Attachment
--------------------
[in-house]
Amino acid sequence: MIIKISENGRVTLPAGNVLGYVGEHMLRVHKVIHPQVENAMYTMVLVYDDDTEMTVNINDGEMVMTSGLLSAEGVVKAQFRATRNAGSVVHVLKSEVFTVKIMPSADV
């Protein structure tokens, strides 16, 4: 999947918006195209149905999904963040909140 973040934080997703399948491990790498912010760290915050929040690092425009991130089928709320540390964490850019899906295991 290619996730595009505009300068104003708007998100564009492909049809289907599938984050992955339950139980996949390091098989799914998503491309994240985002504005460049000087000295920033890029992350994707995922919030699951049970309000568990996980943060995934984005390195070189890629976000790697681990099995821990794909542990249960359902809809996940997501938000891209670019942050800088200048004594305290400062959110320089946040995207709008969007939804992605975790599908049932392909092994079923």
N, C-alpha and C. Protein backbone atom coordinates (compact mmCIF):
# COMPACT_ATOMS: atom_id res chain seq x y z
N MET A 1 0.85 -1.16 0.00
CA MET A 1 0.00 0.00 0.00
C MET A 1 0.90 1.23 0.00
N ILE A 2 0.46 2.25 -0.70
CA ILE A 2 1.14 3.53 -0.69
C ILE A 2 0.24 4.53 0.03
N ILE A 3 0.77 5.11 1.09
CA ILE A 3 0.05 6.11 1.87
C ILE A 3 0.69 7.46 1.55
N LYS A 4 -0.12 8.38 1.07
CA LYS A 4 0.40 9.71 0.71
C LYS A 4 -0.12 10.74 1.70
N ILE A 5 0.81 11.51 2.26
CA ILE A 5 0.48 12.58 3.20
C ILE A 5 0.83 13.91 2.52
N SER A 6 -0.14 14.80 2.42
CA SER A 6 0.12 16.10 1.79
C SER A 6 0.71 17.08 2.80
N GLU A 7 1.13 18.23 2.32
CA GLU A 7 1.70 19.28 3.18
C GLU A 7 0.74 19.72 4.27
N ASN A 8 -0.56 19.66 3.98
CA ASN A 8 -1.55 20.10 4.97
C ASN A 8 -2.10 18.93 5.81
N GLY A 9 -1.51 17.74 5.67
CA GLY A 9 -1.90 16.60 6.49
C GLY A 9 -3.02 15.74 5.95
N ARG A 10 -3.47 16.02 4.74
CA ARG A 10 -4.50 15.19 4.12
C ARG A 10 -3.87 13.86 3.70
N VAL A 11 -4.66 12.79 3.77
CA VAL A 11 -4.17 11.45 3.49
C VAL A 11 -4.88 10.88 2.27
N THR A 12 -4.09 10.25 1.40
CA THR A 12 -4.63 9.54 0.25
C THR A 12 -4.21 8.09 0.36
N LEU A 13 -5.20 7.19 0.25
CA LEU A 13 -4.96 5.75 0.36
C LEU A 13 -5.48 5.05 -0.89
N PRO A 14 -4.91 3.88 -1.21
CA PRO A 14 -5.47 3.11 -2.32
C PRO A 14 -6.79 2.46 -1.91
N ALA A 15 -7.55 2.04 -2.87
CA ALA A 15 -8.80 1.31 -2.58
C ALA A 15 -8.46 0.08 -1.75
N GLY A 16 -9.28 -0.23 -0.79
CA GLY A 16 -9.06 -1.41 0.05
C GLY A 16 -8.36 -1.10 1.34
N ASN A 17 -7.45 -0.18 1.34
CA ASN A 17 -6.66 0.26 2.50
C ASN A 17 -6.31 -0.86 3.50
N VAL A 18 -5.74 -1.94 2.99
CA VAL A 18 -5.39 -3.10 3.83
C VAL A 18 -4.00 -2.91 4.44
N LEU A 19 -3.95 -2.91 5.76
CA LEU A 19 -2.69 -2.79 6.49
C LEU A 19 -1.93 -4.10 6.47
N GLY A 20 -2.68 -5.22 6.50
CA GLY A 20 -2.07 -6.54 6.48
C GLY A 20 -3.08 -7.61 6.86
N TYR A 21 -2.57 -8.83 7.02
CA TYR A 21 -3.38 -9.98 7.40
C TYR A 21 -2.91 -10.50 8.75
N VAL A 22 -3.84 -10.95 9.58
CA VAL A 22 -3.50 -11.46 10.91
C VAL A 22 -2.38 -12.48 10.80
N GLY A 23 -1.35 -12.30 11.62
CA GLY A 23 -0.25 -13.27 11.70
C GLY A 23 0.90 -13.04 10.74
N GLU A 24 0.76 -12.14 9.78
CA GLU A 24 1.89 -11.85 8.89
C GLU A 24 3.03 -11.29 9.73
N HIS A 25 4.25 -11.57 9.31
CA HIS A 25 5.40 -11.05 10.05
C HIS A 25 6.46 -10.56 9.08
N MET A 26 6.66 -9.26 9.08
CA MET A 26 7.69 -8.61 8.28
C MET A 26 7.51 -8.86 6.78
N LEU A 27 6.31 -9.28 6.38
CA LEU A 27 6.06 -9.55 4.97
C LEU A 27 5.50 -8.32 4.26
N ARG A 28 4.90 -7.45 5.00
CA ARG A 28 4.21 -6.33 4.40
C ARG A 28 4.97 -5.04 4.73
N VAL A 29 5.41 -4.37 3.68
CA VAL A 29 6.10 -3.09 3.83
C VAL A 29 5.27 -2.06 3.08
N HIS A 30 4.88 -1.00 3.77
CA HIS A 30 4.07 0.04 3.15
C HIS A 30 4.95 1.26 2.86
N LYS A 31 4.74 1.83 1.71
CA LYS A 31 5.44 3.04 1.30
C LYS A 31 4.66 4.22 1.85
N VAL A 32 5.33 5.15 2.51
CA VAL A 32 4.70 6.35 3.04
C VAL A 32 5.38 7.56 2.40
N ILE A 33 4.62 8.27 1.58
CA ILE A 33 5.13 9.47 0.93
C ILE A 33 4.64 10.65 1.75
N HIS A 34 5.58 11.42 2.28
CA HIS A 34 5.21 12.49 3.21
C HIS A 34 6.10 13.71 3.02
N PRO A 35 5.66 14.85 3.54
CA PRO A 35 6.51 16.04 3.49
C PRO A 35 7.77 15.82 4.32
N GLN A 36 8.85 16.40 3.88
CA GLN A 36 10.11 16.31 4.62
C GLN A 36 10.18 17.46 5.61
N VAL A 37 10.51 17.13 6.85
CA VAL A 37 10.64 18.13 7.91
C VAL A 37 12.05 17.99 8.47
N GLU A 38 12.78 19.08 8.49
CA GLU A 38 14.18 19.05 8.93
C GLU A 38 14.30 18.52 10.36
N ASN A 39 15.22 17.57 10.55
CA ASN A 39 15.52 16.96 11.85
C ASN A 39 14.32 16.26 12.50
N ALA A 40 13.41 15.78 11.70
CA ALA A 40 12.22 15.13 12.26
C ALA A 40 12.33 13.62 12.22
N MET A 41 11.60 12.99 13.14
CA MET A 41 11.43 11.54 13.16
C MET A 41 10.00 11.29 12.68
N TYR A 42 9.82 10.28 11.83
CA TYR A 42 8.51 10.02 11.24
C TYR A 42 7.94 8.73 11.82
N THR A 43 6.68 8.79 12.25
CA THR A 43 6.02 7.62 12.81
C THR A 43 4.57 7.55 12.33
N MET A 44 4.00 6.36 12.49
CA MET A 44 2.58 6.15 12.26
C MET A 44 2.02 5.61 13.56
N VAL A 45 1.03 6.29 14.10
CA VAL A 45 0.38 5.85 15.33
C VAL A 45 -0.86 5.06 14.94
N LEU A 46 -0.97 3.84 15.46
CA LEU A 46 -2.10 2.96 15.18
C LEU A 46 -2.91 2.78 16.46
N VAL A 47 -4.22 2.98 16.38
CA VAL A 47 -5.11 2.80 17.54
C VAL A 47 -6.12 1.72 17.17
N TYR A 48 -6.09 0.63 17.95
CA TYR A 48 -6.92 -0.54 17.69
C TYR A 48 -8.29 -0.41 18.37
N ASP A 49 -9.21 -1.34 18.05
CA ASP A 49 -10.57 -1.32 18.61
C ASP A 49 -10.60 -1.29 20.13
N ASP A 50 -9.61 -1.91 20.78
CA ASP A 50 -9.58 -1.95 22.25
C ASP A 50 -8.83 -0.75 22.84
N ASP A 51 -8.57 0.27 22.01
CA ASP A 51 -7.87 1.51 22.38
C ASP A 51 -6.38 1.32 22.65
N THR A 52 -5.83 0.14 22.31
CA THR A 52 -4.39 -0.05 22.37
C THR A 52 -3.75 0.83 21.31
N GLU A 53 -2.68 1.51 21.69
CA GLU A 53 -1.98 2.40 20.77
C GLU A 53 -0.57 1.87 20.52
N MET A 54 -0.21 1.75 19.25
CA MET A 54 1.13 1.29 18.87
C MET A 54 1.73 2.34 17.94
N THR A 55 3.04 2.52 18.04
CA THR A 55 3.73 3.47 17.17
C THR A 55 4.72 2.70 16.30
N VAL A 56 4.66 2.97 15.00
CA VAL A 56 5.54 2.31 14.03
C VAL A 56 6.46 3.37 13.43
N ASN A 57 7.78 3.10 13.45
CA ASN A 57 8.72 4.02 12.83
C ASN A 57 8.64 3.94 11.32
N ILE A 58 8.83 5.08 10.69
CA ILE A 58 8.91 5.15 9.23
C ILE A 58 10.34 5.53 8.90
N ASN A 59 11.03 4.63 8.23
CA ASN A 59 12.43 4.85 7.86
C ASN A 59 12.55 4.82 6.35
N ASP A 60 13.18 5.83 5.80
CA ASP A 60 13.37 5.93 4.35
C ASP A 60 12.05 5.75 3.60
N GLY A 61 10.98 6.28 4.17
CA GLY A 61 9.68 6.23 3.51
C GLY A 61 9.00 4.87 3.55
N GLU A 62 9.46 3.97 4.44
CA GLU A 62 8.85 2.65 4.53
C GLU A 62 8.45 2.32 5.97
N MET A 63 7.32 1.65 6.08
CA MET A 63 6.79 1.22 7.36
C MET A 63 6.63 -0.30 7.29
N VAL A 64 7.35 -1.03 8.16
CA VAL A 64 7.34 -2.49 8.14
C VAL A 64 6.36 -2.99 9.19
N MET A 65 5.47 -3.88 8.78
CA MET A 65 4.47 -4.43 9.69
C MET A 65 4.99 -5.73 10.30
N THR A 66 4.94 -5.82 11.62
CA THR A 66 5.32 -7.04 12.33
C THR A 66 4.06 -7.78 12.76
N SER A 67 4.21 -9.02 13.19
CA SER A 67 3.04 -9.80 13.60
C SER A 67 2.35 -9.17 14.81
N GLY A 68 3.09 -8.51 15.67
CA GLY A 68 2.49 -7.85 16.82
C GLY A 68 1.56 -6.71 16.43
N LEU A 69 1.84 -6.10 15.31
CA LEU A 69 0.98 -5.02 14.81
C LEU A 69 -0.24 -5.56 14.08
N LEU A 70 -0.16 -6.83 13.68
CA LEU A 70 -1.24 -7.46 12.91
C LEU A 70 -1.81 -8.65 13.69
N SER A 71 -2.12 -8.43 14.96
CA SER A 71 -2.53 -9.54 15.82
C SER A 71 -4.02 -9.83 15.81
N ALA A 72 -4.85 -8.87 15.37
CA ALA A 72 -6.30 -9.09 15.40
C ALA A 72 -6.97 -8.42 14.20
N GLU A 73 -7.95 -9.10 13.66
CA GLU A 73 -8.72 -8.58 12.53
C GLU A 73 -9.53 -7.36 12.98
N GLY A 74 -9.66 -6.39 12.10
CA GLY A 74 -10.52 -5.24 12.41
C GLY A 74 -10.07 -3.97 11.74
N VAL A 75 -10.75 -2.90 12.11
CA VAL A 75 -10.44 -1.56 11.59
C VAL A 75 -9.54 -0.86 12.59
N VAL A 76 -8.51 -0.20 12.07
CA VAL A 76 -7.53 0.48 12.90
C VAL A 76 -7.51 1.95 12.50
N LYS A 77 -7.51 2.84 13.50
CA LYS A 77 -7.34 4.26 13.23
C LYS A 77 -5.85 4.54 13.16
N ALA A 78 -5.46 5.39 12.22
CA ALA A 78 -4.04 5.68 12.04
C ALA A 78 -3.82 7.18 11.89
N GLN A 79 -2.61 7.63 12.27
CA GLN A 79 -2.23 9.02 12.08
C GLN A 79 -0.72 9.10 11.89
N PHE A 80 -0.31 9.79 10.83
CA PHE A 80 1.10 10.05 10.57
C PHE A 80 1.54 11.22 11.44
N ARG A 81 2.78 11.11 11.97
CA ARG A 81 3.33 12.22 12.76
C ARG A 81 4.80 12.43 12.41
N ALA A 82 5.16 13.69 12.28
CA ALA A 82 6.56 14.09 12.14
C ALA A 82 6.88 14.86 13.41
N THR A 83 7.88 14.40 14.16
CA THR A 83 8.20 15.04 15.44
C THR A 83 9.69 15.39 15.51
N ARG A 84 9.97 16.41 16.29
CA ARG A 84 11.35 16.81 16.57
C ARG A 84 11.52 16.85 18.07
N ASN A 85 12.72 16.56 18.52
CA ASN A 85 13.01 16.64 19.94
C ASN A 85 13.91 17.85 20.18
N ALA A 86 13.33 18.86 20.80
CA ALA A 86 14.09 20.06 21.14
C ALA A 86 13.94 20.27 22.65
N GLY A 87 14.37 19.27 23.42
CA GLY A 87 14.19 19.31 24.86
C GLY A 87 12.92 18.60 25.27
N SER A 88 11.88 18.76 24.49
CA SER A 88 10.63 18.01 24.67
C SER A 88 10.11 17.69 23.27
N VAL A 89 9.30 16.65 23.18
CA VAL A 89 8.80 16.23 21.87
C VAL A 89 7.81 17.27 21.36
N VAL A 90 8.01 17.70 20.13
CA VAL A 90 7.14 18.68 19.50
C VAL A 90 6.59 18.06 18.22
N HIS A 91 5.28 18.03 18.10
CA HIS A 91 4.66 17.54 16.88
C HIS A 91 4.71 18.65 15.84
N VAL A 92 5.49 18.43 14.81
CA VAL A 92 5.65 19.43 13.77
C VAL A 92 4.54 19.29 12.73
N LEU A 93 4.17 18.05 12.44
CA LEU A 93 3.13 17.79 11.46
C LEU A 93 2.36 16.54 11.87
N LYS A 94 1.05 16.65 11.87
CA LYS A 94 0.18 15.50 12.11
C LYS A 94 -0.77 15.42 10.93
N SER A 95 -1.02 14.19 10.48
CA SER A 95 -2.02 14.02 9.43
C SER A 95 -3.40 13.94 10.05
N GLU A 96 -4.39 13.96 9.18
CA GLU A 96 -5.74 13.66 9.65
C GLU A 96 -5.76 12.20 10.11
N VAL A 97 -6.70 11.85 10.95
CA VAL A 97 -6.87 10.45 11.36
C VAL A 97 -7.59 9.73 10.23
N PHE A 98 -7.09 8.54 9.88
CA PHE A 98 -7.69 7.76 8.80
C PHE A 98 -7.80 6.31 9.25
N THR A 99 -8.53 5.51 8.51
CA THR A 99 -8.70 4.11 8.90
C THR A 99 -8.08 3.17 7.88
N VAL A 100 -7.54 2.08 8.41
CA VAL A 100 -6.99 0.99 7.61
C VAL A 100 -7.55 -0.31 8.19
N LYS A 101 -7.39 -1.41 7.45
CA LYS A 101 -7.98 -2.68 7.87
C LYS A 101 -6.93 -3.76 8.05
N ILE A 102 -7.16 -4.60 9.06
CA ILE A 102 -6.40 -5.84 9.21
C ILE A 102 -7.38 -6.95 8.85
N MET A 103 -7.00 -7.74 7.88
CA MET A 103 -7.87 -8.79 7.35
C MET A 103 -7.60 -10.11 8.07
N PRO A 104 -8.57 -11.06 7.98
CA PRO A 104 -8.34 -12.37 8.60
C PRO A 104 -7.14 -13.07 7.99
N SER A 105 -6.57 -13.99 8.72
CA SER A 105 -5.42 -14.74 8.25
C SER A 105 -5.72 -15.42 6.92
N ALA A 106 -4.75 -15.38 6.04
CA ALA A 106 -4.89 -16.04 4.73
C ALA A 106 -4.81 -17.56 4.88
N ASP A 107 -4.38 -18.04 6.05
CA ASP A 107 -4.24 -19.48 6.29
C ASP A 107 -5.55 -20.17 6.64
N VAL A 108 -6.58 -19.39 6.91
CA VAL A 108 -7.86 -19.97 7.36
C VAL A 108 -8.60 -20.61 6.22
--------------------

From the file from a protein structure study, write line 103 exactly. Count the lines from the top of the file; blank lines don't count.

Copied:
CA ILE A 33 5.13 9.47 0.93